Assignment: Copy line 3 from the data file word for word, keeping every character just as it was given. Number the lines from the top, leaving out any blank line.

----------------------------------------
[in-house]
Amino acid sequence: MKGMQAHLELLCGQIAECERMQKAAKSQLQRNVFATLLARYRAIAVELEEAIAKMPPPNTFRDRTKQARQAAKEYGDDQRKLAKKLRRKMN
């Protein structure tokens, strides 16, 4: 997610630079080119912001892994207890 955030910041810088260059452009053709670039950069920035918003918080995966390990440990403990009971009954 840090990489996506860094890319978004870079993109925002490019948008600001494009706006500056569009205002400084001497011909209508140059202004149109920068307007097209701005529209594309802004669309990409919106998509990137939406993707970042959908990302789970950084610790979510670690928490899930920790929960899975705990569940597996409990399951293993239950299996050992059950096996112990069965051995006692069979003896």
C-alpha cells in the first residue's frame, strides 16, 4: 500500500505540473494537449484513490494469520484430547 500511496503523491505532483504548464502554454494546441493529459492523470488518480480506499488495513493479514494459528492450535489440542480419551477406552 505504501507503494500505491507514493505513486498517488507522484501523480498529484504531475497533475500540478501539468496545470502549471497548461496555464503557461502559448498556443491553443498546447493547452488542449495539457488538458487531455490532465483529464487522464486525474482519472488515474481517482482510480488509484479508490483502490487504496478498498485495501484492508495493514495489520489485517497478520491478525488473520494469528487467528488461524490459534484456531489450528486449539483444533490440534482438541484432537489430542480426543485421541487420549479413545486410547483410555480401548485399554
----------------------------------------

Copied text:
């Protein structure tokens, strides 16, 4: 997610630079080119912001892994207890 955030910041810088260059452009053709670039950069920035918003918080995966390990440990403990009971009954 840090990489996506860094890319978004870079993109925002490019948008600001494009706006500056569009205002400084001497011909209508140059202004149109920068307007097209701005529209594309802004669309990409919106998509990137939406993707970042959908990302789970950084610790979510670690928490899930920790929960899975705990569940597996409990399951293993239950299996050992059950096996112990069965051995006692069979003896």